Skiing has been an essential mode of transport for centuries during winters in Norway, and even during the summer Norwegians whip out their “rulleski” (a combination of skis and rollerblades) and practise cross-country skiing. From autumn to spring Norway is the perfect place to go skiing and snowboarding, and there are numerous resorts for both daredevils and families. If you’re looking for an extreme thrill just outside the capital then Holmenkollen have recently opened a zip line, Kollensvevet, which gives you the same view, route and sensation of speed as the ski jumpers experience on the ski jump. Some of the best places to go skiing and snowboarding include Trysil, Voss and Norefjell. Why not try Telemark skiing – a type of skiing popular at Norwegian resorts where you ‘dance’ your way down the slope.
As hiking is immensely popular with Norwegians, you’ll find hiking trails scattered throughout the country both inland and on the coast, as well as 44 national parks to visit. The hiking trails have varying levels of difficulty, so choose wisely! Glacier hiking is perfect for those looking for an extra level of excitement. There are plenty of wooden cabins spread across the landscape which provide basic and affordable accommodation. If you want to make it cheaper then you can camp in most places for free thanks to “Allemannsretten”, the Right to Roam (do have a look at this government website to check the rules). Preikestolen, Trolltunga, Galdhøpiggen, Besseggen and Romsdalseggen are some of the most popular and beautiful hiking destinations.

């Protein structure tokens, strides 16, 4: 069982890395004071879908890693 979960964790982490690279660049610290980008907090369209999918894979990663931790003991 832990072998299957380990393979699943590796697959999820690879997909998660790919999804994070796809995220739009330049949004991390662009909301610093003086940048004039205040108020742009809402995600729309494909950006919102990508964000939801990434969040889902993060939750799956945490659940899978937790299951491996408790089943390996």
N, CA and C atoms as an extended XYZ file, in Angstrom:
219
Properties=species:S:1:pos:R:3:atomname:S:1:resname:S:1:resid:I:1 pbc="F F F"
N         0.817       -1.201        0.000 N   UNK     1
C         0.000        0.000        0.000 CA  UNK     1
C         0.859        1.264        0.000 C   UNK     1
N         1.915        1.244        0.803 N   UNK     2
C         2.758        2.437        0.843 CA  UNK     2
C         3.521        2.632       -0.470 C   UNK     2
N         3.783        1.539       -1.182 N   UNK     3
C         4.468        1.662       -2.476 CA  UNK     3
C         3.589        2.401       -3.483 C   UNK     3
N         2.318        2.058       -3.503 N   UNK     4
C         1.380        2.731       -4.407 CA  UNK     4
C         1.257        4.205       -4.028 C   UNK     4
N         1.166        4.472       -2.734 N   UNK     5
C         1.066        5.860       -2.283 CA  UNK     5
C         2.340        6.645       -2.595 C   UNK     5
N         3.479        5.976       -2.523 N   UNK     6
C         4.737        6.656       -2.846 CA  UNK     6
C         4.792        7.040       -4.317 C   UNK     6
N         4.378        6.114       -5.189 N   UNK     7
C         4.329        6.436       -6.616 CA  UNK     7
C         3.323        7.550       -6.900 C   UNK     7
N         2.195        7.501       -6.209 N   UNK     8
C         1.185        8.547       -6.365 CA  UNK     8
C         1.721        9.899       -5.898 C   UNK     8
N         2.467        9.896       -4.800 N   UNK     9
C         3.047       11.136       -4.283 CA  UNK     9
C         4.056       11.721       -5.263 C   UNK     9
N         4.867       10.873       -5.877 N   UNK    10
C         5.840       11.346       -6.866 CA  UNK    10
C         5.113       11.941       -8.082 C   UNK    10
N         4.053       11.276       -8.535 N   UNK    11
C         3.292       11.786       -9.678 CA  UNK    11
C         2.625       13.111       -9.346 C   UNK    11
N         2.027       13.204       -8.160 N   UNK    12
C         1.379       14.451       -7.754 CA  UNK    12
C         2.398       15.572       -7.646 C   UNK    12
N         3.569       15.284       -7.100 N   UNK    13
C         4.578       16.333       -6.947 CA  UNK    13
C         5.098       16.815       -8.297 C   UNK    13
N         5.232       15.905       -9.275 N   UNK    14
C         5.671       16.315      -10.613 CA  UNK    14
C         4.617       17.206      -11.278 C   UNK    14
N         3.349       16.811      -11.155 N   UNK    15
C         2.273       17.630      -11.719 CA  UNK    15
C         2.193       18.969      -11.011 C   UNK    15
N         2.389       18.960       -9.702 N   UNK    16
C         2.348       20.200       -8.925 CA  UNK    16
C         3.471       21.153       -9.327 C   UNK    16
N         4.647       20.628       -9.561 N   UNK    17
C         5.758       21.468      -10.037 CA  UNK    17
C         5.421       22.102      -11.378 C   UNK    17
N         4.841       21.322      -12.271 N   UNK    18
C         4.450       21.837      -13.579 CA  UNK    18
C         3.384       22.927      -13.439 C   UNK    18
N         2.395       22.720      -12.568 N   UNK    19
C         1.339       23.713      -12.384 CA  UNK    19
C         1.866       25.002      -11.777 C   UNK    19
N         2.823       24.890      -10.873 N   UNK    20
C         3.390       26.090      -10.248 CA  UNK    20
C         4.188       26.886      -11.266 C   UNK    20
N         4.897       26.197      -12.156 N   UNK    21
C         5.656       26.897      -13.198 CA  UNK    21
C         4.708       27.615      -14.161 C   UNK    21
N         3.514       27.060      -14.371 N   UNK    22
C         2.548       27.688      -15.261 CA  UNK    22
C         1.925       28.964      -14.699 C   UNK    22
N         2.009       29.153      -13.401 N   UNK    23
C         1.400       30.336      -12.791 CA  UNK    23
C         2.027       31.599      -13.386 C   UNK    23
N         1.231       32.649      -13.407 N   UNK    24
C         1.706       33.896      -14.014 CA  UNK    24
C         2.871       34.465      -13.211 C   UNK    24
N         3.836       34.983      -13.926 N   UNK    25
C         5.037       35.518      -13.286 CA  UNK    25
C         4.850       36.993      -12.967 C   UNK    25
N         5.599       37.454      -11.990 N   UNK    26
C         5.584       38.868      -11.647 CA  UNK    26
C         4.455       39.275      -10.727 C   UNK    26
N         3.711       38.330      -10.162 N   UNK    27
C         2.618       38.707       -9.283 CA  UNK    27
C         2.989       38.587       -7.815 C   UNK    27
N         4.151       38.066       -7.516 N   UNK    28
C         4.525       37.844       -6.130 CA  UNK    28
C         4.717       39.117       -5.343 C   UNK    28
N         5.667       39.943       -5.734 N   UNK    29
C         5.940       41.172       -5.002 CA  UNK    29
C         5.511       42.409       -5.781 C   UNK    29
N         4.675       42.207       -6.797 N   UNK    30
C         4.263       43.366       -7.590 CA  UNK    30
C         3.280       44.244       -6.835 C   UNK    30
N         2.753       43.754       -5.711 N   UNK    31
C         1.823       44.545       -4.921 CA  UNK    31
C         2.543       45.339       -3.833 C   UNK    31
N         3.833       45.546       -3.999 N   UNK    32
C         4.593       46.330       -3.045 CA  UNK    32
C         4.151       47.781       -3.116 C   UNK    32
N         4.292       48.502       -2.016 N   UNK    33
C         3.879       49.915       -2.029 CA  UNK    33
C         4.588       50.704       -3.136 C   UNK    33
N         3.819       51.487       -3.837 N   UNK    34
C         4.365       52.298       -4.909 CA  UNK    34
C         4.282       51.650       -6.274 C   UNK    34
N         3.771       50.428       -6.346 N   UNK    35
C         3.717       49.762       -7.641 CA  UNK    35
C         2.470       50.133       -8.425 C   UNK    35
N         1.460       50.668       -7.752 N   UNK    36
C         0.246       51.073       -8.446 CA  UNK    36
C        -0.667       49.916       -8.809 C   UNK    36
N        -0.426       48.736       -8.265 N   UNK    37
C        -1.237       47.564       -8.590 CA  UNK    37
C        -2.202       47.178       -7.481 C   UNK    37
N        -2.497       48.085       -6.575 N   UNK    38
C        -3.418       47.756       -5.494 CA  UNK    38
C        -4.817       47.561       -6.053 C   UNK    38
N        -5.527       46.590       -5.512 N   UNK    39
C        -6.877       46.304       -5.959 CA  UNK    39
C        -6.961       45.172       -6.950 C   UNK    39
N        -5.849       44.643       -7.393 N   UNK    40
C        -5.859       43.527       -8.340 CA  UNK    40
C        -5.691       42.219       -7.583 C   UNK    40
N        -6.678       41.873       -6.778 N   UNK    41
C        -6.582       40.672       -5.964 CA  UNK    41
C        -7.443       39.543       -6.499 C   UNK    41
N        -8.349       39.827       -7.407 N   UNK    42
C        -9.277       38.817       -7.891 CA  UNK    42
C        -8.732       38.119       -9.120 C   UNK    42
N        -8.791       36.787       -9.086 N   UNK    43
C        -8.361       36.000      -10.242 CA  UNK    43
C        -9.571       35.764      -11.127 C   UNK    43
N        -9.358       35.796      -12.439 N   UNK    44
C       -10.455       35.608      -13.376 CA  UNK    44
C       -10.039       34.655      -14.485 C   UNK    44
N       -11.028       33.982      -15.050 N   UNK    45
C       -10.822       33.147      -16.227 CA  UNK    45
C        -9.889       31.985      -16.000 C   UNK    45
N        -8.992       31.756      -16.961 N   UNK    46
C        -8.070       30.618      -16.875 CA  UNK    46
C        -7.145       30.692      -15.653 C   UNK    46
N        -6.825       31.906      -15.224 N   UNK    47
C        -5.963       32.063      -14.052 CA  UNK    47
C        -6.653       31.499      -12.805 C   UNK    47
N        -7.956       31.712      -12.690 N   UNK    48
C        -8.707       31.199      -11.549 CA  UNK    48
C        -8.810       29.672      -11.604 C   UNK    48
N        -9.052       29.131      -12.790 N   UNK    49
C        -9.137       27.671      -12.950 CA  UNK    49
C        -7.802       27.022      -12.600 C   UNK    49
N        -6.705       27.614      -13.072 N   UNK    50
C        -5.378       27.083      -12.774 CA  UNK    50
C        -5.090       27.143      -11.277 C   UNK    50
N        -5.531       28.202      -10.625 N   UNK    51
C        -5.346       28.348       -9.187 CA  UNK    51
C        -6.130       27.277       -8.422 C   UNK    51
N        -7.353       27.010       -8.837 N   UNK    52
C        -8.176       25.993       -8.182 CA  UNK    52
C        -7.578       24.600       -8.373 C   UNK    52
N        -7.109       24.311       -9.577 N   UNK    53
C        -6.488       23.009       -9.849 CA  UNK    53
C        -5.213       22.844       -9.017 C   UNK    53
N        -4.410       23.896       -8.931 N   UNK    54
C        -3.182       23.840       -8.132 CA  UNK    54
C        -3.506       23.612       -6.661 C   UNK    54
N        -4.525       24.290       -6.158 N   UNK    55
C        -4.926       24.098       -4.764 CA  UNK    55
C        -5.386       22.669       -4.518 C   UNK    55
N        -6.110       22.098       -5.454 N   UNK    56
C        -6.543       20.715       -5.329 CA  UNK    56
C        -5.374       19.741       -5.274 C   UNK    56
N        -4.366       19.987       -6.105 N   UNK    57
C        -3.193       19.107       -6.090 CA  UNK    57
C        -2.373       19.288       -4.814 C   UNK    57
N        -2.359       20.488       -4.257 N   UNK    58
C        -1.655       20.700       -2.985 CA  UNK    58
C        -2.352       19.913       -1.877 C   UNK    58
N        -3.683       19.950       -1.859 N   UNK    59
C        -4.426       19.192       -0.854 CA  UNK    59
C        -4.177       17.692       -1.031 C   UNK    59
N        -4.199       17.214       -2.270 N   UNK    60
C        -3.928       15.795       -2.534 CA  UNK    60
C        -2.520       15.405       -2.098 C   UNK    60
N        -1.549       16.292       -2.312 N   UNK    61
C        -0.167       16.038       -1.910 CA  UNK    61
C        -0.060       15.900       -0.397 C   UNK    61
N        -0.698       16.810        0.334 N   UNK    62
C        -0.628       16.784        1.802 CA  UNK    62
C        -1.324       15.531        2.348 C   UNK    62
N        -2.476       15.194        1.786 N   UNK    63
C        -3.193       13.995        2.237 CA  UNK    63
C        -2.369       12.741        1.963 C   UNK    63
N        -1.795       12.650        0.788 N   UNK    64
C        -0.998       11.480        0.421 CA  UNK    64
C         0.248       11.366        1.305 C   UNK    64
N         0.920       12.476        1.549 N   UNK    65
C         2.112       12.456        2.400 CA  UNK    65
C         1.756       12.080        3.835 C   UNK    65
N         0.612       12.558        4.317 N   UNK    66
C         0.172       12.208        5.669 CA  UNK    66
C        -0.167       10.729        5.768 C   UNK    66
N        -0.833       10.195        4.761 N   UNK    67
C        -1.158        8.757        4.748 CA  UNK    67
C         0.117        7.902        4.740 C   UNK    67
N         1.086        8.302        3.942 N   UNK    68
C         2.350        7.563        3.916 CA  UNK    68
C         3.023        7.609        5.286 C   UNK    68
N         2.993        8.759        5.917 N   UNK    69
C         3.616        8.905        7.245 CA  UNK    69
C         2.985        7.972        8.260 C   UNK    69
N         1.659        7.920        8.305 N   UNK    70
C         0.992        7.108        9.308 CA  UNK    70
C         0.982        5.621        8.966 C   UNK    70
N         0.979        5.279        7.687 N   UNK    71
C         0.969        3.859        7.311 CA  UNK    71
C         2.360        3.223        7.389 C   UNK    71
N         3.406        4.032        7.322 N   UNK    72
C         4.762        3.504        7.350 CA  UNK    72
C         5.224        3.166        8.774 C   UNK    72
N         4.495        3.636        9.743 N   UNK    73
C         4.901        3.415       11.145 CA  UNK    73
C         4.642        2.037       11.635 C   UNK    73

With its many mountains and fjords, Norway might not seem like the obvious place to go on a cycling holiday. In recent years, however, a lot of effort has been made to make the country more bike accessible and Norway is now considered one of the top cycling destinations in Europe. The magazine Travel and Vacation voted Rallarvegen Norway’s finest road for cycling, but there are plenty other paths to take you across the country in a challenging and fun way. It is worth remembering that some of these routes do require previous experience, and to take into account the country’s long winter season. Hafjell, Trysil and Geilo have bike-friendly accommodation as well as bike rental and repair. Even Oslo has some pretty good bike trails for all types of cyclists.
Norway is famous for its fjords. What better way to experience them than being on them? Canoeing and kayaking are offered in numerous places along the coast and fjords. Helgeland coast in north-western Norway is considered one of the best areas to go sea kayaking, for example. It is also worth looking into Nærøyfjord, a UNESCO world heritage site, as well as the Vega Islands, Flekkefjord and Finnøy. If you’re a beginner, it might be worthwhile to take part in an organised tour. Remember that the fjords are incredibly deep and that Norwegian nature can be quite harsh, so safety should always be a priority.
Norway is a sanctuary for some of Europe’s coolest wildlife, such as brown bears (no polar bears on the mainland, though you can find them on Svalbard), elks, wolves, lynxes and whales. Going on a wildlife safari is one of the best ways to see these magnificent creatures. While the bears and wolves are incredibly rare and usually shy, it is relatively common to see musk oxen, elks and reindeer on the mainland as well as numerous types of birds, including white-tailed eagles. Whale safaris are hugely popular as sperm whales, and occasionally other species, visit the Norwegian coast every summer. Jump on an organised tour and see what wildlife you can find.